On Wednesday July 9th, Linden Lab announced forthcoming changes to their Skill Gaming policy, which were due to come into force as from Friday August 1st, 2014. They would bring with them stricter control enforced over the operation of games of skill in Second Life, and see the introduction of a new region type – The Skill Gaming Region – which will only be accessible to those Second Life users who are of sufficient age and are located in a jurisdiction that Linden Lab permits for this kind of online gaming activity.
However, on Tuesday July 29th, 2014, the Lab issued a blog post stating that the new Skill Gaming policy will not now take effect until Monday September 1st, 2014, pointing to the number of applications received as being the reason for the delay.
The update on the introduction of the revisions to Skill Gaming in Second Life reads in full:
As we recently blogged, we have a new policy for Skill Gaming in Second Life. In short, skill games that offer Linden Dollar payouts will be allowed in Second Life, but each game, its creator, its operator, and the region on which it’s operated must be approved by Linden Lab.
Today, we are changing the date that the changes described in our previous blog post go into effect. Instead of starting on August 1, the updated Skill Gaming Policy will go into effect on September 1, 2014. The original blog post and the FAQs will also be updated to reflect this new deadline.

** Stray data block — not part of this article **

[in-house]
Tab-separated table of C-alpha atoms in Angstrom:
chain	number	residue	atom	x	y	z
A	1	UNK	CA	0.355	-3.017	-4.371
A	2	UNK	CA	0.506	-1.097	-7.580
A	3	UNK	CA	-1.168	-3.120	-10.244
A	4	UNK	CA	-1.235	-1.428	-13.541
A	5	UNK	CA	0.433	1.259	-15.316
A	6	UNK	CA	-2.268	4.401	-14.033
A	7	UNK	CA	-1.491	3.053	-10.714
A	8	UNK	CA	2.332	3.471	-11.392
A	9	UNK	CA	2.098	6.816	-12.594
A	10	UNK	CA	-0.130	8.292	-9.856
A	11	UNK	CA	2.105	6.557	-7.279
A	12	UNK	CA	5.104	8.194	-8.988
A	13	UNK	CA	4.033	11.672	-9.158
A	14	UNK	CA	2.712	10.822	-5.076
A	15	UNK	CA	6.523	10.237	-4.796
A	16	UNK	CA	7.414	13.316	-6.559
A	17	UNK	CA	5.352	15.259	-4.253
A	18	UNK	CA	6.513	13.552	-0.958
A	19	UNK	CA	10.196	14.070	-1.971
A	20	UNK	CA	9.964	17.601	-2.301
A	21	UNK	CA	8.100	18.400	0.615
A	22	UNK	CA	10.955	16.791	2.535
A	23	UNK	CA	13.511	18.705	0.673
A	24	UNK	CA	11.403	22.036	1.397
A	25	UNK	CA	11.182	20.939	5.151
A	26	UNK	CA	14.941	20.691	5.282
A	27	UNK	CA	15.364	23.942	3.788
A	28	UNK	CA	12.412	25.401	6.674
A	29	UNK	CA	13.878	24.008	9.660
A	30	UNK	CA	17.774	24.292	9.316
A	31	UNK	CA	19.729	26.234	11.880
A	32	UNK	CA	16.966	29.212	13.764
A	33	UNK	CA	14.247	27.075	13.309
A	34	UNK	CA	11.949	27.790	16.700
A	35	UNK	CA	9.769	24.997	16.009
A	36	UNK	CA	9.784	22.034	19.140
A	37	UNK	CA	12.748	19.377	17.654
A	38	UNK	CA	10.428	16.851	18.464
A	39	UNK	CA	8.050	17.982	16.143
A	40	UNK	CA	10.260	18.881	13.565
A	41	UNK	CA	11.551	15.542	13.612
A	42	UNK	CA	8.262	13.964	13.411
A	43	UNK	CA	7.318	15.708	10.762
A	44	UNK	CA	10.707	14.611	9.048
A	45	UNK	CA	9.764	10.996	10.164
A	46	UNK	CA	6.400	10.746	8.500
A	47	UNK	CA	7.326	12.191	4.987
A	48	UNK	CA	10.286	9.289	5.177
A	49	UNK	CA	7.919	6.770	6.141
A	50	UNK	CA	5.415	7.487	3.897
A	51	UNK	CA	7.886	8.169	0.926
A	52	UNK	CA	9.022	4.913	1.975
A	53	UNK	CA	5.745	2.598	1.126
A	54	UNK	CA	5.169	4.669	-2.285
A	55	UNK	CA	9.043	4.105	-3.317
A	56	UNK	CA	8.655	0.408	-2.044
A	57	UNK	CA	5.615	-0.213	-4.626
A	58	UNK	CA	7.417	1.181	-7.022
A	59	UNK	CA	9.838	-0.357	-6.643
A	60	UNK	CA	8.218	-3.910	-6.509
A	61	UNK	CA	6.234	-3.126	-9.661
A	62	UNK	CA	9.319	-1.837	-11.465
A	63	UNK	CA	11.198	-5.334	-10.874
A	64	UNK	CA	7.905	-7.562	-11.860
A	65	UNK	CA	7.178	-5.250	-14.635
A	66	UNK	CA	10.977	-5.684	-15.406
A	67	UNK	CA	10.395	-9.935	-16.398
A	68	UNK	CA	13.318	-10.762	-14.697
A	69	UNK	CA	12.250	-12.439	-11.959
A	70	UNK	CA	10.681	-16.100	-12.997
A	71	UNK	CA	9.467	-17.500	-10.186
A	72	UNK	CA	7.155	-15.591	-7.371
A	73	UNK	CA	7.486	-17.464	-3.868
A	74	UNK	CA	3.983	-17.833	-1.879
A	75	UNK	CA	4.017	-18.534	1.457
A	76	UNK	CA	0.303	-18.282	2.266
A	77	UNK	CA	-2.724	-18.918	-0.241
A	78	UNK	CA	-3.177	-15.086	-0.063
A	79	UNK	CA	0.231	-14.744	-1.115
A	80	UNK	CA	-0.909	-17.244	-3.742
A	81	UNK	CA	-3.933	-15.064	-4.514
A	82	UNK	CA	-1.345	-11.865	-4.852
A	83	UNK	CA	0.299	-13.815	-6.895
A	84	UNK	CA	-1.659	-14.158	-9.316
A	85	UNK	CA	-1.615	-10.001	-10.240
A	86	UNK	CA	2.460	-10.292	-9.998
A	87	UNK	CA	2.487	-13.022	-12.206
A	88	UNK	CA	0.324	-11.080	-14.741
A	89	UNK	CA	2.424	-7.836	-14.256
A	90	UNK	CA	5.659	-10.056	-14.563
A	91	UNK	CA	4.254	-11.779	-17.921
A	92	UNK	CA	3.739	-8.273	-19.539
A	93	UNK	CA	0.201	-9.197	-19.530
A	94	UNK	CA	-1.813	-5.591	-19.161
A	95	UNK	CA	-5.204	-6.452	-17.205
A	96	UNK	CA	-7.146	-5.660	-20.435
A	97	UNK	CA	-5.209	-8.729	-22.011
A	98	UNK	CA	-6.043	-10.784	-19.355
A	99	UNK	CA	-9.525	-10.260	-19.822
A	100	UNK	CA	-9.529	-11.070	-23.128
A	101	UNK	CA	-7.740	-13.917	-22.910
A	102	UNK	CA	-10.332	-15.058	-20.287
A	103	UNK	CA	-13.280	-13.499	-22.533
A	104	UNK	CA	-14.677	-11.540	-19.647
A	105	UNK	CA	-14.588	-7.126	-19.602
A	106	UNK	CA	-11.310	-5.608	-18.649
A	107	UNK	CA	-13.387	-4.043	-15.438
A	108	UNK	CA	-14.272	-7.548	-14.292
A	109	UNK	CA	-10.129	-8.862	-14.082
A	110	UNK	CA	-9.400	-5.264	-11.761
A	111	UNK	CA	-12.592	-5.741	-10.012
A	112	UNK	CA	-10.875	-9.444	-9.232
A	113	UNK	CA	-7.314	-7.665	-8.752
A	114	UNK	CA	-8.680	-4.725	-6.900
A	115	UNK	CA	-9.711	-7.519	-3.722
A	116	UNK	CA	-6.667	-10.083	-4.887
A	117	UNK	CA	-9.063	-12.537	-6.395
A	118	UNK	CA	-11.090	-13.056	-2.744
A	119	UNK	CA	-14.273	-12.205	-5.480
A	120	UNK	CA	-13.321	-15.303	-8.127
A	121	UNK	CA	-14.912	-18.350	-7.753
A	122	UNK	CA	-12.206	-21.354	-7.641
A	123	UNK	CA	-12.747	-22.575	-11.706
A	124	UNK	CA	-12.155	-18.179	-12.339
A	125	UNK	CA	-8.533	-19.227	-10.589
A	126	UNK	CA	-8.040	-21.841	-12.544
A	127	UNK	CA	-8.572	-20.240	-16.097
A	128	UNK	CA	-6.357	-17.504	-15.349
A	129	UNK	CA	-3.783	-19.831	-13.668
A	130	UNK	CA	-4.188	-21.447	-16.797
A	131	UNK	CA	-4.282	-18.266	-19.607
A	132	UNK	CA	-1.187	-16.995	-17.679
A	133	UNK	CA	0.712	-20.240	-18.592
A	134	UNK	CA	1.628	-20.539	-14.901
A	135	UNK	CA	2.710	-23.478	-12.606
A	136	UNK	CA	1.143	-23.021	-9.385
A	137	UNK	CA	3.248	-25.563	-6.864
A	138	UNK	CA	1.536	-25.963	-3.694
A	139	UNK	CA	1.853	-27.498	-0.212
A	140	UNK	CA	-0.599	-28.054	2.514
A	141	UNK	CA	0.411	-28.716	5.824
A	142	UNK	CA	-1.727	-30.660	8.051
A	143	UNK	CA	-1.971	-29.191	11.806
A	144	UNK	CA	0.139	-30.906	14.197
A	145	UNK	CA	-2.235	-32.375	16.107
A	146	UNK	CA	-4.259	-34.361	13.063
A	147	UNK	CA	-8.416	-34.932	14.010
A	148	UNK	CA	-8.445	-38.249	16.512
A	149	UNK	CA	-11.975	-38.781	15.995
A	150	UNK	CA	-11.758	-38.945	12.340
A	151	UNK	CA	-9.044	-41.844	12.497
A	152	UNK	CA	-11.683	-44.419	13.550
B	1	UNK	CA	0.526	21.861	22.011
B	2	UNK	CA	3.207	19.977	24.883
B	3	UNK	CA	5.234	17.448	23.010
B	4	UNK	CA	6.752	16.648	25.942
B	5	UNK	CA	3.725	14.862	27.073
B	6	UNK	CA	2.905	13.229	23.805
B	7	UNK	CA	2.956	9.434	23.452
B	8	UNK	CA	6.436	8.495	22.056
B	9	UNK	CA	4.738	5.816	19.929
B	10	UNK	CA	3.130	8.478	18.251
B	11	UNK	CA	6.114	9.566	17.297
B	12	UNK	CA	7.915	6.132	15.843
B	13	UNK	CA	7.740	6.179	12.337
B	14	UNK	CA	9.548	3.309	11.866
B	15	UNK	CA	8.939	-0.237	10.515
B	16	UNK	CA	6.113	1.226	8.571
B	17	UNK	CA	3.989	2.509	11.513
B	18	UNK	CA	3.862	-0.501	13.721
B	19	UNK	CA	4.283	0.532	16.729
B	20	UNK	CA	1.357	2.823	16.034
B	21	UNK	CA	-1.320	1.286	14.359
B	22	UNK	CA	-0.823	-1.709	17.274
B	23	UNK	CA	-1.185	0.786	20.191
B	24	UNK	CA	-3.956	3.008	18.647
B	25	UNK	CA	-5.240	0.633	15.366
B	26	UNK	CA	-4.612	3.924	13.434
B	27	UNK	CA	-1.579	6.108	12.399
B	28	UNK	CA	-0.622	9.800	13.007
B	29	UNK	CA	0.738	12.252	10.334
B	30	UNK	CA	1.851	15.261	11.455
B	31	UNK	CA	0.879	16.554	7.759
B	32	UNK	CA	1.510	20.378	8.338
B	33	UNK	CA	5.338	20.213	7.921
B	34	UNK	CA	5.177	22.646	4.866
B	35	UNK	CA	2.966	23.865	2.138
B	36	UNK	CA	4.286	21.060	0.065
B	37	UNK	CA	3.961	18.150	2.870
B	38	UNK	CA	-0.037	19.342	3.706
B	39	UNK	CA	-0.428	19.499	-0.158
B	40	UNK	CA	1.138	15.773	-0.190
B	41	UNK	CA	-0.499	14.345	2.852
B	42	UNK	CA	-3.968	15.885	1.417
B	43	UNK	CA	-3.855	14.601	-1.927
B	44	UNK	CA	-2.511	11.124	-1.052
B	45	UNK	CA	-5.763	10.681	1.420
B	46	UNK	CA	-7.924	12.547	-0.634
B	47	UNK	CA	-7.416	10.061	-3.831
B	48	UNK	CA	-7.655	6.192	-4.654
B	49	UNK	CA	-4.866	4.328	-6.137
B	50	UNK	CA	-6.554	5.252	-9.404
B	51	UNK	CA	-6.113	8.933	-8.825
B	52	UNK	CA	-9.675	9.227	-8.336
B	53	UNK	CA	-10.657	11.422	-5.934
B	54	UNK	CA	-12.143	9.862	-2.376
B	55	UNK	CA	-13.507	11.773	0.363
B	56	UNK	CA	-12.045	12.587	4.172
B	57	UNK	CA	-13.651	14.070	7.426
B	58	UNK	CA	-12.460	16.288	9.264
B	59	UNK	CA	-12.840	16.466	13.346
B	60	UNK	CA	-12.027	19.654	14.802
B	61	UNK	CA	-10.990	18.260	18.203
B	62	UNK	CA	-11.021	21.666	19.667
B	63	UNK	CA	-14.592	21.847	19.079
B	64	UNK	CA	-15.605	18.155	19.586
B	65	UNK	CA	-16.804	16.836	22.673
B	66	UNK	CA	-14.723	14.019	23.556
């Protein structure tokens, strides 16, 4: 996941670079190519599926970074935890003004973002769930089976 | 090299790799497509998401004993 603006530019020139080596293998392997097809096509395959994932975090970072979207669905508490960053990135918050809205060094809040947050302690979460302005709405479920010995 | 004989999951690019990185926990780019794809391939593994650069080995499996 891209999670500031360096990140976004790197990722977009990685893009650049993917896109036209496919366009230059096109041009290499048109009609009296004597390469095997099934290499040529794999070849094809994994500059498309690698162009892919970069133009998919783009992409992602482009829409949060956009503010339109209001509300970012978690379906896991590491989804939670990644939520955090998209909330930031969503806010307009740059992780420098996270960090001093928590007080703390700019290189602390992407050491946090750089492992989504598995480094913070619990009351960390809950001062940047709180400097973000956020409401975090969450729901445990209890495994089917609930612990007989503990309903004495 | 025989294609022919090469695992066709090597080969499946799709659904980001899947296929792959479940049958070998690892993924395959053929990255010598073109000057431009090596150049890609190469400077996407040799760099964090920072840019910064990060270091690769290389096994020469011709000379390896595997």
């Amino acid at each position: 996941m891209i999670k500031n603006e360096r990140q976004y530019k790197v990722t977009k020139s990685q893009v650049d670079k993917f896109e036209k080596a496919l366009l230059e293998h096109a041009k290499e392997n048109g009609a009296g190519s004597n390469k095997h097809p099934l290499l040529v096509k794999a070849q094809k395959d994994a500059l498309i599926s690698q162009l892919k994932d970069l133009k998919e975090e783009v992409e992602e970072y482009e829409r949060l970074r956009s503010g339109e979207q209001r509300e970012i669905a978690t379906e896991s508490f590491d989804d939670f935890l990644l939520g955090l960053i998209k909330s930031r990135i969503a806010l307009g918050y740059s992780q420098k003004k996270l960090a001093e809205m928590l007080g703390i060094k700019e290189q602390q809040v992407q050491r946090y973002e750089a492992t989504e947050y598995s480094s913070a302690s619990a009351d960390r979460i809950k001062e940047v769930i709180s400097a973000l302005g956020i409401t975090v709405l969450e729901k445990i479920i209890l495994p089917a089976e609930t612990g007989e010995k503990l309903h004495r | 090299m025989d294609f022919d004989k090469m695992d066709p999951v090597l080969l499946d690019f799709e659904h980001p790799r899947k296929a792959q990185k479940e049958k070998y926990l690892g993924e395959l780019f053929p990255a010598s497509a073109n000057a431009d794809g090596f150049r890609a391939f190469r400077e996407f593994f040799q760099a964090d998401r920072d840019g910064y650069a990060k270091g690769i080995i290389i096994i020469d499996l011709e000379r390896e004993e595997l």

Since our original announcement, we’ve received many applications from Second Life users who want to become approved skill game creators and operators. By moving the date back, we’ll be able to process a larger number of applications and also offer creators more time to make necessary changes to their games.
If you would like to apply to become an approved skill games creator and/or operator, you can do so through Echosign.
Infrastructure support for the new Skill Gaming regions has already been deployed to the main grid as a part of the server deployments of weeks 28 and 29.
Seeing Liara’s materials-enabled build of Le Botanique made me realise that, push comes to shove, I’ve not been entirely satisfied with the current layout of my little corner of Second Life I call home since the last time I messed around with it. In particular, I’ve had a feeling for quite a while that the garden lacks something.
While I didn’t want to try to emulate Liara’s work – I’m under no illusions that my creative skills could ever extend that far – there is no denying that the layout of Le Botanique went a fair way in inspiring me to re-vamp my parcel (well, as much as the need to keep with the overall theme of the estate would allow!).
The first thing I wanted to do was re-arrange the house so that it made better use of the land. While I’ve always liked the stepped design of the place, the fact is that on so small a parcel it leaves a reasonable chunk of land going to waste behind the lounge area, and which is really only good for plonking down a tree, as anything else would be all but obscured. Fortunately, due to the modular approach I’d taken to designing the house, updating it only required a couple of minutes. All I had to do was slide the lounge back behind the bedroom, remove a pillar and two wooden sections, and then lengthen a wall. Simples.